Blood Pressure in Cold Weather: Important Considerations
Blood pressure is the force your blood exerts against blood vessel walls as your heart beats. Your blood pressure must be adequate for moving blood throughout your body but not so high that it damages your vessels, heart, brain, kidneys, or other organs.
Can Being Cold Raise Blood Pressure?
Many people check their blood pressure regularly at home. If you do, you may notice that your blood pressure is higher in cold weather. While that could indicate a change in your health, it most likely doesn’t.
There’s a relationship between cold weather and blood pressure. The reason people see elevated readings is that low temperatures can cause a temporary narrowing of blood vessels. More force is then required to move blood through them, which registers as a higher blood pressure reading.
Blood Pressure in Cold Weather and Changing Conditions
Cold weather isn’t the only environmental factor that can affect blood pressure. Some people experience measurable differences due to things like:
- Significant changes in weather patterns, such as the arrival of a storm front
- Changes in atmospheric pressure
- Traveling from one climate to another
- Windy conditions
- Changes in humidity
People 65 or older are more likely to experience blood pressure changes due to weather.
Can Being Cold Raise Your Blood Pressure?
Everyone’s reaction to environmental conditions is different. Does being cold affect your blood pressure? The best way to answer that question is to start taking your blood pressure regularly. You can do that at home with an automatic blood pressure cuff.
Be sure to get one that goes around your upper arm, as devices that attach to a finger or wrist don’t always provide the most accurate readings. It’s also essential to have the right conditions when you take your blood pressure. You should be seated comfortably in a chair, with your back supported, both feet on the floor, and legs uncrossed. Your arm should be supported at approximately the level of your heart.
Also, you should avoid caffeine and alcohol in the 30 minutes before you take your reading, and you should sit calmly for five minutes before performing the check. Doctors recommend taking a reading, resting for a few minutes, taking a second reading, and averaging the two. If they’re significantly different from one another, take a third reading and average the three.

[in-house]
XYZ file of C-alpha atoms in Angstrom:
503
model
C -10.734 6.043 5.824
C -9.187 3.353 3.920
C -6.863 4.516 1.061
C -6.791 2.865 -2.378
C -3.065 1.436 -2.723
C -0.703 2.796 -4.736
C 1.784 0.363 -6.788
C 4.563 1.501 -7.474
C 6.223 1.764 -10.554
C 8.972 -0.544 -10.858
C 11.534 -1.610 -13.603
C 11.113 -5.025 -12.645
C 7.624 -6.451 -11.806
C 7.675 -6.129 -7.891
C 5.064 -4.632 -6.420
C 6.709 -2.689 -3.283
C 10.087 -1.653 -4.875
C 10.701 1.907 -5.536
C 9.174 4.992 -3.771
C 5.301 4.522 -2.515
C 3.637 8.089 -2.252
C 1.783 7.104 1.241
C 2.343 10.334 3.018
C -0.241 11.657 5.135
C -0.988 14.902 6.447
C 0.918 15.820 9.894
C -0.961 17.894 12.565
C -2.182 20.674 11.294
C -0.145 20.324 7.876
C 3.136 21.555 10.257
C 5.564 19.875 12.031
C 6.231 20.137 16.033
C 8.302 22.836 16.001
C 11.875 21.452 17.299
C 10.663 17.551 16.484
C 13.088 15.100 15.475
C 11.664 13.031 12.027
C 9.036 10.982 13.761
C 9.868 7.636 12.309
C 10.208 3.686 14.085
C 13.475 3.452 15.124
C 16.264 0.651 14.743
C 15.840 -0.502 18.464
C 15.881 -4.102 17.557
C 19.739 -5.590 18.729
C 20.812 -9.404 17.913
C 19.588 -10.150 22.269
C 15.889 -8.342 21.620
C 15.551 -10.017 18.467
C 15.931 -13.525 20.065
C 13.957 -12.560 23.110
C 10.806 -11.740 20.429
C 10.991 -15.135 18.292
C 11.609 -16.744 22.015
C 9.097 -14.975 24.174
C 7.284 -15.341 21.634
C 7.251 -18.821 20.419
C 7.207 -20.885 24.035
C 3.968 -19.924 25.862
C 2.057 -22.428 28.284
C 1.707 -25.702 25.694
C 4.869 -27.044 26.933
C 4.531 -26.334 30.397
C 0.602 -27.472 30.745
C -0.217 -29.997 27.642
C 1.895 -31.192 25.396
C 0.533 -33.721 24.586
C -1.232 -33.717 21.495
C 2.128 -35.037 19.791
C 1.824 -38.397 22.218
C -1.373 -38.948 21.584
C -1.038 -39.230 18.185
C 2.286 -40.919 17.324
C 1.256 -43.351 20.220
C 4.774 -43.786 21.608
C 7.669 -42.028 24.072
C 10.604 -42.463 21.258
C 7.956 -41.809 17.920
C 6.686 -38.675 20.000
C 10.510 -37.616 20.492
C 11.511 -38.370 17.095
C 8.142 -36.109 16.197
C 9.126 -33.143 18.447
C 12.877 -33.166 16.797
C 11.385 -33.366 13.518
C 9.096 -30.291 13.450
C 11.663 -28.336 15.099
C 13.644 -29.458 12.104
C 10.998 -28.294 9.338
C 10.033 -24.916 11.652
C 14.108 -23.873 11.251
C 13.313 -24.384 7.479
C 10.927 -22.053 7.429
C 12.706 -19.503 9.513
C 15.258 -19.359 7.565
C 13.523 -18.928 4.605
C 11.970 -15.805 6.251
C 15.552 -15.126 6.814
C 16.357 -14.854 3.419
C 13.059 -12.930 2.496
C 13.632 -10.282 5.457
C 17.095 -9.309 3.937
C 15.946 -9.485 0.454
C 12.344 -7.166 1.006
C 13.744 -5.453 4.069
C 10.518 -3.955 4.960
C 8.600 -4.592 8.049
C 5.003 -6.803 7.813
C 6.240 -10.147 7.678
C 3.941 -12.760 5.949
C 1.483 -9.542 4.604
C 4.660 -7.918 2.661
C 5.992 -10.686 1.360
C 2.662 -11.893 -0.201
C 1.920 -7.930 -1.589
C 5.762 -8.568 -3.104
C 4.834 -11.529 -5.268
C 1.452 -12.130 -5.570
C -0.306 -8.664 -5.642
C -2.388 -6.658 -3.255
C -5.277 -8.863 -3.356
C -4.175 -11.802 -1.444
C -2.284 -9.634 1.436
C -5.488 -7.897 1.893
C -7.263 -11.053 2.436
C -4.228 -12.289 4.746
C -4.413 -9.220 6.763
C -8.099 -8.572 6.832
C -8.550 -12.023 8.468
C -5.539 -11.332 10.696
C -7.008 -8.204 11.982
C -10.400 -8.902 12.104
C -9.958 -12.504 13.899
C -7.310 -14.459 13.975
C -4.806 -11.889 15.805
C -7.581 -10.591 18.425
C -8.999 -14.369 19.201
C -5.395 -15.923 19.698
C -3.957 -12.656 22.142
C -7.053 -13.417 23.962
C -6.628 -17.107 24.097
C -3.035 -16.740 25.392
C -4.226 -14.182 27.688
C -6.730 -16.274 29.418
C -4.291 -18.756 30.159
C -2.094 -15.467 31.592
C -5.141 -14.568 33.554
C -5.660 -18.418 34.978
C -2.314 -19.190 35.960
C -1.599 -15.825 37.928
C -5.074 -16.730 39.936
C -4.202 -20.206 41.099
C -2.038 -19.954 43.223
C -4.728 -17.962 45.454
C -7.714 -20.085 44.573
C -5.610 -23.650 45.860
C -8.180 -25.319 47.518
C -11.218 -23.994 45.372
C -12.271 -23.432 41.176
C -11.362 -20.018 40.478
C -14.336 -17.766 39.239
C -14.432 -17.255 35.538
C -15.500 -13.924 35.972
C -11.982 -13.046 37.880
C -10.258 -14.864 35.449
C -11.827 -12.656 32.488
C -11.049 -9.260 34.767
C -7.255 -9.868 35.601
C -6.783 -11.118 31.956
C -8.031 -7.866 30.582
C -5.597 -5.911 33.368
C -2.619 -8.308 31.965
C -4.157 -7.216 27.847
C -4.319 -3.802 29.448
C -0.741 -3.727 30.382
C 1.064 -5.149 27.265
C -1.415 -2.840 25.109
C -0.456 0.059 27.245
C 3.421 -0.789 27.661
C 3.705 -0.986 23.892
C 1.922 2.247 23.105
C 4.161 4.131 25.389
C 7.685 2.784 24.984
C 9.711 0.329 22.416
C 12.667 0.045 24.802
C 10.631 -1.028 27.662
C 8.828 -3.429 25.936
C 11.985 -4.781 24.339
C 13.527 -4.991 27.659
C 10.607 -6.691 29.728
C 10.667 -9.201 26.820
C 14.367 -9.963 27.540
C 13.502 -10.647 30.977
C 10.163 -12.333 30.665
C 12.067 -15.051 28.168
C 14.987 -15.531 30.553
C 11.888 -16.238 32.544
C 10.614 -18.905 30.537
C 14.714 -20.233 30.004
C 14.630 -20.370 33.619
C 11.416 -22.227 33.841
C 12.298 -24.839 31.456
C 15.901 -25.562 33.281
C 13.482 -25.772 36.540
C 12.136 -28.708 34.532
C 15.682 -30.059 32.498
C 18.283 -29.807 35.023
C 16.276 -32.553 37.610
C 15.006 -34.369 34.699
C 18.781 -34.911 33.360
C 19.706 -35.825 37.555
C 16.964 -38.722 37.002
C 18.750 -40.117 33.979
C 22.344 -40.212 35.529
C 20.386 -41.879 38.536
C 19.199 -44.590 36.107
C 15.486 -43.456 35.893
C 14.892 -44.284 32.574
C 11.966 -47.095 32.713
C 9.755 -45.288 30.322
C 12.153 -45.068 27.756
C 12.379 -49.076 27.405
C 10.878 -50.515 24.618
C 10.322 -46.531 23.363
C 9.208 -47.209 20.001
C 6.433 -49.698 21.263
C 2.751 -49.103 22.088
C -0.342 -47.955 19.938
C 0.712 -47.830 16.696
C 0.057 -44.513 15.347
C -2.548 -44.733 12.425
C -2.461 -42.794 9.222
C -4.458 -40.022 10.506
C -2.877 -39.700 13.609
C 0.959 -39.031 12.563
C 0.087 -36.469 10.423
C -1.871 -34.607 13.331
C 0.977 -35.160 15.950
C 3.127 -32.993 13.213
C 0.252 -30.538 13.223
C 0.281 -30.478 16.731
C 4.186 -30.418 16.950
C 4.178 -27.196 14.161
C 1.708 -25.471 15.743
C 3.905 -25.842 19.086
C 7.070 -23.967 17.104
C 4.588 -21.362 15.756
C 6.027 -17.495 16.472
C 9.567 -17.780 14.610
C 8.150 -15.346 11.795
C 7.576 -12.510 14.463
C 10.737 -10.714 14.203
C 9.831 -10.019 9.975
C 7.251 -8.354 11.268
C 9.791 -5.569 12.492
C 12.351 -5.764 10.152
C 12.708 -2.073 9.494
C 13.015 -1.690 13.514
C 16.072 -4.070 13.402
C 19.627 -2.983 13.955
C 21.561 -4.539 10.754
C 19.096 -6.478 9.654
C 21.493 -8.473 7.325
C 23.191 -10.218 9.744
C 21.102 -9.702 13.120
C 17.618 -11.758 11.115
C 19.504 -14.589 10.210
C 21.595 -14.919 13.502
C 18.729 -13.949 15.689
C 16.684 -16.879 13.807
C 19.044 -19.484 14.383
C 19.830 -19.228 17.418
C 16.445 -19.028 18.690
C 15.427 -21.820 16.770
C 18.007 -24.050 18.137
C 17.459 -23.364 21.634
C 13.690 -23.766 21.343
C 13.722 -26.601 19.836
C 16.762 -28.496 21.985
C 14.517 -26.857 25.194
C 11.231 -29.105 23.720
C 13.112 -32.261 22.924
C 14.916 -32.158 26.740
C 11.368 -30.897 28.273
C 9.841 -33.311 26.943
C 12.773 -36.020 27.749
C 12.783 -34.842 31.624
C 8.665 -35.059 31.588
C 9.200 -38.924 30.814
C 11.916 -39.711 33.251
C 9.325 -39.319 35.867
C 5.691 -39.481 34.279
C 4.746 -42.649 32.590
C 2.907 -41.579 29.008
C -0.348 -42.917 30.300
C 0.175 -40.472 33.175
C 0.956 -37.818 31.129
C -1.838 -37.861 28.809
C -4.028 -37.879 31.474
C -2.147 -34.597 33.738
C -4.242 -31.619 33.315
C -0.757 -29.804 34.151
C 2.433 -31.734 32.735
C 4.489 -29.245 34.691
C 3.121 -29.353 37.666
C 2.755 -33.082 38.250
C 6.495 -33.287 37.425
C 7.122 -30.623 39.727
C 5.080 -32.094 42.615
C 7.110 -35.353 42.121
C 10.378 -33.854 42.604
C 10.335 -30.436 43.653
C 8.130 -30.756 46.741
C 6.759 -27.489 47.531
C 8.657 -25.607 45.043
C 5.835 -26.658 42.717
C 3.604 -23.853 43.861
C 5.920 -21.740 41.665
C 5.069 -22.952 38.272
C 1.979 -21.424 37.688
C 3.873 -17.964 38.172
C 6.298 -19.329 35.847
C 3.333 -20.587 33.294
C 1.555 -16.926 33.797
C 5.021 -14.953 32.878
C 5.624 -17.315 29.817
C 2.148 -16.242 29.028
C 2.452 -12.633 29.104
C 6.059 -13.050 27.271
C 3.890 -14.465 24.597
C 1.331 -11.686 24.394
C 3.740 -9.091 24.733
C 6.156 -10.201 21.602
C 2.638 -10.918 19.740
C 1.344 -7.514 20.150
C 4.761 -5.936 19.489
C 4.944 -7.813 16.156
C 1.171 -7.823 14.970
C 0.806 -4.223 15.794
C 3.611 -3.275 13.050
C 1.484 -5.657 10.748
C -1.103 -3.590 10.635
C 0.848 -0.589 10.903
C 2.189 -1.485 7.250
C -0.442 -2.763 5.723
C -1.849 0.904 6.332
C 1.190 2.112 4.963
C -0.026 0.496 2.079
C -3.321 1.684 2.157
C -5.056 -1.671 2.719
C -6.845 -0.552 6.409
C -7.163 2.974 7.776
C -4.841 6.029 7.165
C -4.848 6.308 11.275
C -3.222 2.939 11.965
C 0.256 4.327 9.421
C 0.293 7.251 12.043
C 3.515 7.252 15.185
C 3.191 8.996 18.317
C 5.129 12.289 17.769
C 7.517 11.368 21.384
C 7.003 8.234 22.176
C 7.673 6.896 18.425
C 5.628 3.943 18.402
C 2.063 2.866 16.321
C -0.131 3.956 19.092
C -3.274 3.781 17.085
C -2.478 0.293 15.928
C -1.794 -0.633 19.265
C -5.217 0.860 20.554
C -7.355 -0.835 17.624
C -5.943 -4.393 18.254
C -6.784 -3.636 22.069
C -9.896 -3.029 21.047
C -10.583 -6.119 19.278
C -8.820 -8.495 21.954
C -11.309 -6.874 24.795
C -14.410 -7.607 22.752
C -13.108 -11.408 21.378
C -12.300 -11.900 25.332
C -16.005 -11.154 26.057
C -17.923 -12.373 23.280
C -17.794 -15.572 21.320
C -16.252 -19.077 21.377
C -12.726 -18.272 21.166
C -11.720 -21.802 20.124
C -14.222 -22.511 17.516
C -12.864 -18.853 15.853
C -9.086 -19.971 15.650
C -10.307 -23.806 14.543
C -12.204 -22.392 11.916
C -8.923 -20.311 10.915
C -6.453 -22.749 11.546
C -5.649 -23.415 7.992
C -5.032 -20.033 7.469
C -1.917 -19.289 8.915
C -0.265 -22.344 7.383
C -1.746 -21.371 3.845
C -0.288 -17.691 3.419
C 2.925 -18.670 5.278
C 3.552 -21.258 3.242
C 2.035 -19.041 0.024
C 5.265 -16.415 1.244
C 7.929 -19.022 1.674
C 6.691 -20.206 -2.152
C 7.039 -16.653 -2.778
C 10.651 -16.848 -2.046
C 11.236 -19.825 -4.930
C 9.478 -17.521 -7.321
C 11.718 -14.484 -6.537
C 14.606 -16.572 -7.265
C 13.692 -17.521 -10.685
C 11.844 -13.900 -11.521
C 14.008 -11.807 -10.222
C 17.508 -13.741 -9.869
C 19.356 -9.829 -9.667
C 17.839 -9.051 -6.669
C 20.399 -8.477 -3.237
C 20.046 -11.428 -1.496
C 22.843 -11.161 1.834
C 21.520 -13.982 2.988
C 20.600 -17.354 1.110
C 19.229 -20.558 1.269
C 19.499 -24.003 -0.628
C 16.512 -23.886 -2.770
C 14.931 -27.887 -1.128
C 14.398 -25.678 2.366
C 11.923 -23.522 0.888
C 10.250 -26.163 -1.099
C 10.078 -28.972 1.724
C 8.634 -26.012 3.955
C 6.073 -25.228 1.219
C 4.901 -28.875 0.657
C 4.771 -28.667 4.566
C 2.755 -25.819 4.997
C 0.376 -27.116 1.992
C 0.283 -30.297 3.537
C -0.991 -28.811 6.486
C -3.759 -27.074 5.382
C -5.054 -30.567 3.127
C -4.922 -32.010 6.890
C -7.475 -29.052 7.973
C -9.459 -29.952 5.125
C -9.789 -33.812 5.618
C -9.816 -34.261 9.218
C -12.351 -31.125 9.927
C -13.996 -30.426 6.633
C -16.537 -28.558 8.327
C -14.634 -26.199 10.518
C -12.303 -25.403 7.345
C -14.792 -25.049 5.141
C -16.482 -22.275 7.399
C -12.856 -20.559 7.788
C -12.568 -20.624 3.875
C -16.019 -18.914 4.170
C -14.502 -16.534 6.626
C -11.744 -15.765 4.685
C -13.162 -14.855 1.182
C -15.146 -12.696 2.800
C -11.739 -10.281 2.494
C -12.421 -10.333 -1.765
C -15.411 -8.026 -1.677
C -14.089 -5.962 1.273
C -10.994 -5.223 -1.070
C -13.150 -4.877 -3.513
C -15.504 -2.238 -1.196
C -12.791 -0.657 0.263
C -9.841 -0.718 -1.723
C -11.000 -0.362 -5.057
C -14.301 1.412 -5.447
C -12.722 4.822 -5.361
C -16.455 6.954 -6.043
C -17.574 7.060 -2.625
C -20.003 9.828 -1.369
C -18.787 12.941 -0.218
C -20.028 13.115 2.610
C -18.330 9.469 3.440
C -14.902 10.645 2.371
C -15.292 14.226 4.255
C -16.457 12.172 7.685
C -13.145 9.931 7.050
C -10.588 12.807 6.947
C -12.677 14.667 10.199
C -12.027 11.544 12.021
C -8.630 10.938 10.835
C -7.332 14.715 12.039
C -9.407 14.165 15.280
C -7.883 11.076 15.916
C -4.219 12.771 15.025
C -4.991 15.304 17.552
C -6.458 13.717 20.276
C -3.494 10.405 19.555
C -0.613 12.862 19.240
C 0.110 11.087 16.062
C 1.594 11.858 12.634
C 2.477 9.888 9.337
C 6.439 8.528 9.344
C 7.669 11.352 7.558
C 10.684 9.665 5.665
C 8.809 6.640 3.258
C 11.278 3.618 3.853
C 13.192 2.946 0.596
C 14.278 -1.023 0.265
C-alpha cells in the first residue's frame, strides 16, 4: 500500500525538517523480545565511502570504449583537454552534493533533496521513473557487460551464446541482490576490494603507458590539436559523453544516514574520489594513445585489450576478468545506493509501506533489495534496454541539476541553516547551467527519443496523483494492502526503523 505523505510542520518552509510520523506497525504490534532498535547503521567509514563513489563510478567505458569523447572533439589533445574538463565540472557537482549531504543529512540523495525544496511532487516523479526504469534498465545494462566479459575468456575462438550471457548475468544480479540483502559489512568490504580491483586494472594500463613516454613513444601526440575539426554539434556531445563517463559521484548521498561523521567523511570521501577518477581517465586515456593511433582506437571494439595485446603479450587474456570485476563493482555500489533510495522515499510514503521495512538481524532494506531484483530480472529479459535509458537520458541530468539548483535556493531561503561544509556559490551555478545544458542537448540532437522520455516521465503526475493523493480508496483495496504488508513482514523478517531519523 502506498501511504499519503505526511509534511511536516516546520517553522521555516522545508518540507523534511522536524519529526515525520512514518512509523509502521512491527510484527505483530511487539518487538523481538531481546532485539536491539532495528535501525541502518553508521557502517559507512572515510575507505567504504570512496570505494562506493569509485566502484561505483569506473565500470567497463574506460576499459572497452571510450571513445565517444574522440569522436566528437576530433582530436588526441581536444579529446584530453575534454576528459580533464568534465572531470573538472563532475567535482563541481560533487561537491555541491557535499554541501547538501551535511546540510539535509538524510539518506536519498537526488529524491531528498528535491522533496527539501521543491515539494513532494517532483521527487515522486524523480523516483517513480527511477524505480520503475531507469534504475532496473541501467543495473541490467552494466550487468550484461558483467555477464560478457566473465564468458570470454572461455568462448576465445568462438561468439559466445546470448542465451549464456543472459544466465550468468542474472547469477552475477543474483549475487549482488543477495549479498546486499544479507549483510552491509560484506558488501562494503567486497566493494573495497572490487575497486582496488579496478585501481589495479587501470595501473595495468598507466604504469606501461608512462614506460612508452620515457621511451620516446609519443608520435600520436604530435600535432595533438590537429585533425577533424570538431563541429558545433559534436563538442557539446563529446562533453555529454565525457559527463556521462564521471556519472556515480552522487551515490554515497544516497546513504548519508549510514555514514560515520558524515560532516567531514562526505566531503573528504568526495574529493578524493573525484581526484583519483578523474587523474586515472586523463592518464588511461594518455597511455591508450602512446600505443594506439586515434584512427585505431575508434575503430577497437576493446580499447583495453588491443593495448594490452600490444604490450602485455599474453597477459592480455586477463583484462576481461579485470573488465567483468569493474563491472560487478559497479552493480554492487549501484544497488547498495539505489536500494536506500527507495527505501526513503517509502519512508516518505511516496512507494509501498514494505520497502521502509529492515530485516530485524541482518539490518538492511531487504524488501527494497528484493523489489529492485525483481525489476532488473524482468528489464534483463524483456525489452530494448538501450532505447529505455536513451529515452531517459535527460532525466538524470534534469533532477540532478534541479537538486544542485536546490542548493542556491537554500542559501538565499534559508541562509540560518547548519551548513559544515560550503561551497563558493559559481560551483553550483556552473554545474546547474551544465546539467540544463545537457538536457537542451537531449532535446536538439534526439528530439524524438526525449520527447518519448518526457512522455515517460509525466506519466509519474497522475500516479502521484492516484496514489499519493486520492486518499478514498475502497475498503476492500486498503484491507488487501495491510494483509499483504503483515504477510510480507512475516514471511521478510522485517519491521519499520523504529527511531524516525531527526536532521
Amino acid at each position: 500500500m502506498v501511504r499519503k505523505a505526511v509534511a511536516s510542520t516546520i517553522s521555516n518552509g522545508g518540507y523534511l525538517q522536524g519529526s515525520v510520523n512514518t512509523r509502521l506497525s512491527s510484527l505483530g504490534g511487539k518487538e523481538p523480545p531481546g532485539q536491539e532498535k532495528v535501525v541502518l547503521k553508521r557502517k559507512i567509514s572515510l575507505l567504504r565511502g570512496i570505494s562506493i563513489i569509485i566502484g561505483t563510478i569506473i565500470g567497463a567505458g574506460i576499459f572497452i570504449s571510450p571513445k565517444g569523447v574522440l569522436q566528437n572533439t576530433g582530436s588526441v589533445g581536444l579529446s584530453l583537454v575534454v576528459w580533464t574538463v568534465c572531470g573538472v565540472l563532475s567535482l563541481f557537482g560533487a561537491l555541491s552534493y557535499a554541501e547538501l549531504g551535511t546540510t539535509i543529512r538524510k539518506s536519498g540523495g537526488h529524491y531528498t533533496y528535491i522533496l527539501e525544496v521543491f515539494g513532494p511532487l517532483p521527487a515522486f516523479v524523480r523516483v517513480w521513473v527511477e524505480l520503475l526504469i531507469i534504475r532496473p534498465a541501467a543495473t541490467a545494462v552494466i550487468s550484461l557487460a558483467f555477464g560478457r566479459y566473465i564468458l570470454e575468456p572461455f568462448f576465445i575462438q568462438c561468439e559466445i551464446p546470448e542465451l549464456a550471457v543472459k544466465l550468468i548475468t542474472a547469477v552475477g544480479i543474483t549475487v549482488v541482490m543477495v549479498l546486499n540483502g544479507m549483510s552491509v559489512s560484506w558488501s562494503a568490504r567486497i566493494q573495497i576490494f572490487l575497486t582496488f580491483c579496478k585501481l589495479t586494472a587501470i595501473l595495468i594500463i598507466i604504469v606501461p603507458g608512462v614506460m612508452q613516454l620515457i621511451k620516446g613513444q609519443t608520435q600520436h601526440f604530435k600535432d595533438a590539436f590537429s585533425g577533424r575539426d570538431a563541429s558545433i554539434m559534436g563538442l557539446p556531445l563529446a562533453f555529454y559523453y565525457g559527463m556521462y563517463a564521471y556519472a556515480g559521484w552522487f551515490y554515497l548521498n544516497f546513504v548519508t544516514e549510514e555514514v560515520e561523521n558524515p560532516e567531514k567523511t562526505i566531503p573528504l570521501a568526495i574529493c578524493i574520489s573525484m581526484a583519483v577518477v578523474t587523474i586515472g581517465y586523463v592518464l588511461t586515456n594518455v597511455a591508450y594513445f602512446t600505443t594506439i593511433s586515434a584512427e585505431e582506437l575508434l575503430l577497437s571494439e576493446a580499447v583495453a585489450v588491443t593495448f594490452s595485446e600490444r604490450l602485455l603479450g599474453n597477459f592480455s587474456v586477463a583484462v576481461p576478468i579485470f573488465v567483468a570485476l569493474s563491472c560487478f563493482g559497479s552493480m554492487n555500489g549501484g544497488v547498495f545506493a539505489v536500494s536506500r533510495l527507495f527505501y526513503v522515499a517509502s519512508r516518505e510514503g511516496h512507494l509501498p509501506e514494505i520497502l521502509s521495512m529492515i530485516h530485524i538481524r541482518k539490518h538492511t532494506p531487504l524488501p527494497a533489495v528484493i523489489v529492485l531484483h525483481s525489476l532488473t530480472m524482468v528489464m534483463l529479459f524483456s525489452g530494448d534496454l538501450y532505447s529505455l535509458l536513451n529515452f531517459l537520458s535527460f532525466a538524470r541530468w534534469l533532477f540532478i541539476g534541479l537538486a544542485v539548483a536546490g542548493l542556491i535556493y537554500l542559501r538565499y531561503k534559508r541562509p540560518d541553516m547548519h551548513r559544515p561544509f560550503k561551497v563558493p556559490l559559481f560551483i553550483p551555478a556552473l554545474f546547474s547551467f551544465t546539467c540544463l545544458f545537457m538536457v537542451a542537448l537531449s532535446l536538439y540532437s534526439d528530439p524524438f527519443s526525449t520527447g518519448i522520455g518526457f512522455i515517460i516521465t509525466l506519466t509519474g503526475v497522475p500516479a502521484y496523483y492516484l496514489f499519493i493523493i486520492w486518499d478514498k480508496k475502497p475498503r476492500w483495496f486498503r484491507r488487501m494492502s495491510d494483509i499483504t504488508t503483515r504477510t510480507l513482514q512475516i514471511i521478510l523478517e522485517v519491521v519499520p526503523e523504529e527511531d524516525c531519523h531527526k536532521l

Once you know your typical blood pressure reading at normal room temperature, you can compare it to measurements taken outside when it’s cold or in a cooler part of your home, like a basement. If you see a significant difference, that’s good information to have.
Tips for Managing Blood Pressure in Cold Weather
If you find that cold weather raises your blood pressure, you should take steps to avoid sudden increases, including:
- Dress in layers to maintain more body heat.
- Cover as much of your skin as possible, including with a hat, scarf, gloves, etc.
- Acclimate to cold weather gradually, such as sitting outside briefly before starting outdoor activities
- Avoid strenuous activities in cold environments, including things like shoveling snow. If you must be active in the cold, ease into what you’re doing slowly.
Learn More About Blood Pressure and Cold Weather from Baptist Health
If you have questions about cold weather and blood pressure, your Baptist Health physician is happy to answer them. And if you’ve been diagnosed with high blood pressure and need specialized care, your doctor can refer you to our heart care experts.
Next Steps and Useful Resources
Healthy Blood Pressure by Age and Gender (Chart)
Winter Weather Survival Kit
How to Lower Your Blood Pressure